I’ve read that the archaic Greeks had a narrow view of courage. They thought courage was a virtue that could only be expressed by a man in war. We’ve made moral progress since then. We now understand that courage is about an appropriate willingness to confront risk and danger. Courage can be exercised anywhere (not just on a battlefield) and by anyone (even a woman or a child).
It’s time we stop clinging to a similarly archaic and narrow view of civic virtue.
Though most people are not civic republicans, most people accept the civic republican view of civic virtue. The republican conception of civic virtue holds that the places to exercise civic virtue are largely restricted to politics and activities on the periphery of politics, including such activities as voting, running for office, campaigning for candidates, engaging in political deliberation, writing letters to senators and editors, volunteering, community organizing, serving in the military, and working at “public service” jobs.
This is too narrow a conception of civic virtue. Civic virtue, like courage, can be expressed anywhere, and through a wide range of activities outside politics. More strongly, being a good citizen and doing one’s part doesn’t require that you participate in politics at all. (I won’t argue for this last point here today, but you can see chapter 2 of The Ethics of Voting for more.)
When I first became interested in civic virtue, I did a literature search, looking to see how different political philosophers and political theorists of different ideologies defined the term “civic virtue”. To my surprise, despite their heavy disagreements about other issues, nearly all of them defined the term the same way. They say a person has civic virtue to the extent that she is disposed to promote the common good over purely private ends. (This definition leaves open a number of questions, such as whether we’re talking about the common good of the city, nation, or world.)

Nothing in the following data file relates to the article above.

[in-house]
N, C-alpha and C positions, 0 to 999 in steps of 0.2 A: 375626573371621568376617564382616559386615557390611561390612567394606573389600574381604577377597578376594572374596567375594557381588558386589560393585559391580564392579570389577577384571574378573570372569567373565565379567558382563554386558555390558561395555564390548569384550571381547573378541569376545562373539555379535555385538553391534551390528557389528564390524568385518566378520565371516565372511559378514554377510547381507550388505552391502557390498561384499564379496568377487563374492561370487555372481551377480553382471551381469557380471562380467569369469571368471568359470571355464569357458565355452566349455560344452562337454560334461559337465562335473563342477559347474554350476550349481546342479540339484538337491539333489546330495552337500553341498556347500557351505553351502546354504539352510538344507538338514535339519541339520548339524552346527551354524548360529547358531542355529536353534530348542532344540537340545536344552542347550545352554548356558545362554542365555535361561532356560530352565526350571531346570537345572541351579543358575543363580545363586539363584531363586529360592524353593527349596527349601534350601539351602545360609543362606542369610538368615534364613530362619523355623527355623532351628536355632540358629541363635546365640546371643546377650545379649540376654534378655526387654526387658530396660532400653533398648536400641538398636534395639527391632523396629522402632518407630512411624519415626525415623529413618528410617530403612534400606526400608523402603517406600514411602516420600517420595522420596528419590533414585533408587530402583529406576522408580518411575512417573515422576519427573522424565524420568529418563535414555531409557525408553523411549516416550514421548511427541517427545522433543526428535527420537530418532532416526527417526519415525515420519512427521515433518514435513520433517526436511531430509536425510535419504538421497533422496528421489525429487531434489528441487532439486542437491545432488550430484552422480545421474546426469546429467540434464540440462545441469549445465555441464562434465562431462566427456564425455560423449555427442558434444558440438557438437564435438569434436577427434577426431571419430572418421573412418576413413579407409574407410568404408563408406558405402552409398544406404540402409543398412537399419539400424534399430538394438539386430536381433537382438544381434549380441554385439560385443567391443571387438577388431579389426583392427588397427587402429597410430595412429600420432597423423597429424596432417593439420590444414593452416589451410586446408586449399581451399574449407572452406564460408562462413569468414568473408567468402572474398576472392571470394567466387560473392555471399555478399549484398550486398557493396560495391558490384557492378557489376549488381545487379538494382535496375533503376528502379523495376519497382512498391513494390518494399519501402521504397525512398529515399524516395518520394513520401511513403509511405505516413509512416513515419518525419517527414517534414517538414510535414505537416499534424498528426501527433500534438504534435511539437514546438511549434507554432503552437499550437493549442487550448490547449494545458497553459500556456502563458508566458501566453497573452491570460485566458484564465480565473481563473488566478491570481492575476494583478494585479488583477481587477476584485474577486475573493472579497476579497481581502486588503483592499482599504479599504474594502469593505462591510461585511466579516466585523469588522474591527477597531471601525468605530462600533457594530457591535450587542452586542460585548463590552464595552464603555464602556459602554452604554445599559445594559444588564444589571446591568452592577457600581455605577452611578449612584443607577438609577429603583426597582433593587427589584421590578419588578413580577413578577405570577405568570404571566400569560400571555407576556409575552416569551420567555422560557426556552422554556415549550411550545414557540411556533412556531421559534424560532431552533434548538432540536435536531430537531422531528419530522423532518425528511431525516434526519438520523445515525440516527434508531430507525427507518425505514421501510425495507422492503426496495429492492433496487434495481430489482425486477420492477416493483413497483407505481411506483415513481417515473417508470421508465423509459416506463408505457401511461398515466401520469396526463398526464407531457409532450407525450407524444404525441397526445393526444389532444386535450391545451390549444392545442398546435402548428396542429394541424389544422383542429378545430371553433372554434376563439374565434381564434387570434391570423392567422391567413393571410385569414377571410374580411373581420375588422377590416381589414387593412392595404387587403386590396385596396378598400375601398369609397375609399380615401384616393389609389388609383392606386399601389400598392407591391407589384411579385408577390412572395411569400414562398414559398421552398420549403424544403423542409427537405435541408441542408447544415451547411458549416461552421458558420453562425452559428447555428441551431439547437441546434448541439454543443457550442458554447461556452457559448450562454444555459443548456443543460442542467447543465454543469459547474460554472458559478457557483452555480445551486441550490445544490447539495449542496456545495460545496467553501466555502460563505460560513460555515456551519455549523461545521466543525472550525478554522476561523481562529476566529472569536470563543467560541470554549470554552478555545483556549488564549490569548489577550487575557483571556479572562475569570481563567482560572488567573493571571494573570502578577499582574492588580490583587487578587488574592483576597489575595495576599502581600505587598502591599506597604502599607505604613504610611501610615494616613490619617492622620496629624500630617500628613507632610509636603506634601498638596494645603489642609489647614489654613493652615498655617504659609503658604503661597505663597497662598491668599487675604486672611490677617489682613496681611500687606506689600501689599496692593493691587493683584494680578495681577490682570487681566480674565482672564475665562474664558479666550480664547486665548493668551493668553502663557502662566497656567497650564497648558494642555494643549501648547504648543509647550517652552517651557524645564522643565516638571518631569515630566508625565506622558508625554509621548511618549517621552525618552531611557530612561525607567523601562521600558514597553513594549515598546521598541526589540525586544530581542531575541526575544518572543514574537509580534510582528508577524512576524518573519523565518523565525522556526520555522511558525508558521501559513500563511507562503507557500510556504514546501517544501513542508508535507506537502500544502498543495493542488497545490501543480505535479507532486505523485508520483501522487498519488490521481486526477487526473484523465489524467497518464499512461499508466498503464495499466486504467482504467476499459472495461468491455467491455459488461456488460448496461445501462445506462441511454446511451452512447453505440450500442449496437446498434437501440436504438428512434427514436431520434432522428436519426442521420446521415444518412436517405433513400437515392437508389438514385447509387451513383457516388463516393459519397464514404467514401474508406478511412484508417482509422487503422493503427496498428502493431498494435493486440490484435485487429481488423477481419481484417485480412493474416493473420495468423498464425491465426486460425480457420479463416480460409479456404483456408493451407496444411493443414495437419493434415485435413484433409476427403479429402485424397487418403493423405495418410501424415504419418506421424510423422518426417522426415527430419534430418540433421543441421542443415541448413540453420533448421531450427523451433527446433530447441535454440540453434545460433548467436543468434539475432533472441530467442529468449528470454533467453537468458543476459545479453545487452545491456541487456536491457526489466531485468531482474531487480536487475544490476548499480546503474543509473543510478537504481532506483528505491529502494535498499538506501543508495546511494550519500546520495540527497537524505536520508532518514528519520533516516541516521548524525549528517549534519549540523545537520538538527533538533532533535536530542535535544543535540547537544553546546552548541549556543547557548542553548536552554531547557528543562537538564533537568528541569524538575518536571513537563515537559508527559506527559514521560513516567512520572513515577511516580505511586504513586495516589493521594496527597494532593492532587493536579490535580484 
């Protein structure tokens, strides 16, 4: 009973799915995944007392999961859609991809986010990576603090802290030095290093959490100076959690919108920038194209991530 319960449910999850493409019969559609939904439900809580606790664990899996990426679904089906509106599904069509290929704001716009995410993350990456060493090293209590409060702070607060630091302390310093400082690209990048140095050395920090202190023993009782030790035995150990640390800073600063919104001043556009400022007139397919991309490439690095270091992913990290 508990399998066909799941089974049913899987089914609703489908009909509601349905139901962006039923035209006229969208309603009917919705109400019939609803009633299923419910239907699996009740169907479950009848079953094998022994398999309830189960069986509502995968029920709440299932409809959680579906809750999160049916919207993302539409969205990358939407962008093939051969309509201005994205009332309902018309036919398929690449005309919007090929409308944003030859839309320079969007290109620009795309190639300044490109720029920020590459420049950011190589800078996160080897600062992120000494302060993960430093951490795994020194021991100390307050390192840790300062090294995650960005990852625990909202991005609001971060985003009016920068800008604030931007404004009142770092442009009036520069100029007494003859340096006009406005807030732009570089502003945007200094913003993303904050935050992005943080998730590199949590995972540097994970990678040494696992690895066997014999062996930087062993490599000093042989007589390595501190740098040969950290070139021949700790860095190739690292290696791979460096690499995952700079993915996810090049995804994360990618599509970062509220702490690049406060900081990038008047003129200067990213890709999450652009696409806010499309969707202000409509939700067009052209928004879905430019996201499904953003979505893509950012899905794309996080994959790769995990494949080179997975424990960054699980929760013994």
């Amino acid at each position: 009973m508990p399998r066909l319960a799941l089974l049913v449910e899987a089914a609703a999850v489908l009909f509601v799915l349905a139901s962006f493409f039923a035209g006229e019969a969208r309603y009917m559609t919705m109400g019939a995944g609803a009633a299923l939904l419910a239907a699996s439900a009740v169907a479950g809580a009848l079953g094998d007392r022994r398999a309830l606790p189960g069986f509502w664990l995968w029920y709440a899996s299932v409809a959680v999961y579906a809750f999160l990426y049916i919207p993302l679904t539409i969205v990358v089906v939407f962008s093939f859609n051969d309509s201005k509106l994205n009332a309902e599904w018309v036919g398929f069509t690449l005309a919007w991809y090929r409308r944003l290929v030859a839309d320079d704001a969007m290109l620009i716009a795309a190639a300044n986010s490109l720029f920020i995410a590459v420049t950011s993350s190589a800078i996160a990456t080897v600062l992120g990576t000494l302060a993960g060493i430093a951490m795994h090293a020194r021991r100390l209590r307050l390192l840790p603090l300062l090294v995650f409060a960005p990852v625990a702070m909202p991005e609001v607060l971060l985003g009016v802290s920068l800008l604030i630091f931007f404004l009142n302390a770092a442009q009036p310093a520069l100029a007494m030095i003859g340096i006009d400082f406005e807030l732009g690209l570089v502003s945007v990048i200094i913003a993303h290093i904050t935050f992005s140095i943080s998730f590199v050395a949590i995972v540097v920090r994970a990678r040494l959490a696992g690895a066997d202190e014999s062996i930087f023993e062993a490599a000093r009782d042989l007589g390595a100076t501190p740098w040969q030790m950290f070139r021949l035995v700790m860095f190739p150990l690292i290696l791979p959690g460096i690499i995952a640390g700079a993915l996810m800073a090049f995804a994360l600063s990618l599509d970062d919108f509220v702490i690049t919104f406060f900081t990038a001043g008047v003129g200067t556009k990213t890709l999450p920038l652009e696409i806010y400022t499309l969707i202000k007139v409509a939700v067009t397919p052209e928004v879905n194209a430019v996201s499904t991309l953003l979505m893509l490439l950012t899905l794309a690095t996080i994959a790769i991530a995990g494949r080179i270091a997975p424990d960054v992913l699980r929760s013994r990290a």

I noticed many political theorists arguing as follow: “Civic virtue is the disposition to promote the common good. Therefore, a good citizen will participate actively in politics.” Most of them thought this was a conceptual point. They thought it just followed from the definition of civic virtue that civic virtue requires political participation.
But of course it doesn’t follow. If civic virtue is the disposition (and perhaps ability) to promote the common good, this leaves open where and how a person will exercise civic virtue. On this definition, if it turns out that the best or only way for citizens to exercise civic virtue is through politics, that’s a substantive, interesting point, not a tautology.
One liberal insight is that people can and do promote the common good through private, non-political activities. If so, then if you want to promote the common good, you can do so through private, non-political activities. Given the definition of “civic virtue” standard in the literate–given the very definition of “civic virtue” republicans themselves use–it follows rather straightforwardly that you can exercise civic virtue through private, non-political activities.
Call this the extra-political conception of civic virtue. Its basic insight: Lives other than so-called “lives of service” serve others. You can serve society by running a business that makes products people want and which helps make others wealthier. (That is, by doing normal business stuff, not just by doing corporate philanthropy.) You can serve the common good by becoming a good artist or musician. You can enrich others’ lives and serve the common good just by being a nice person.
I’m not a reliable blogger, as you may have noticed. Part of the problem is that I’ve become a democratic theorist, and so most of what I write and think about isn’t directly related to this blog’s theme. (Also, the re-reading Nozick thing fizzled out once I started having to deal with a complicated move from RI to DC.) But over the next few weeks, I plan to blog about civic virtue. In particular, I’ll start up again by discussing my article “For-Profit Business as Civic Virtue,” which holds that a person can exercise civic virtue by running or working for a for-profit business.
Note: Some readers might think the claim that you can express civic virtue outside of politics is self-contradictory. I’ll come back to your worries in future posts. Because we have many libertarian readers, some of you may think this stuff is just obvious. It should be obvious. Yet, I know from having discussed this material with a many different audiences that if you think it’s obvious, you’re in the minority. Most people think it’s absurd. That’s why this is good fun: people’s commonsense beliefs about civic virtue cause them to reject as absurd something they should accept as obvious.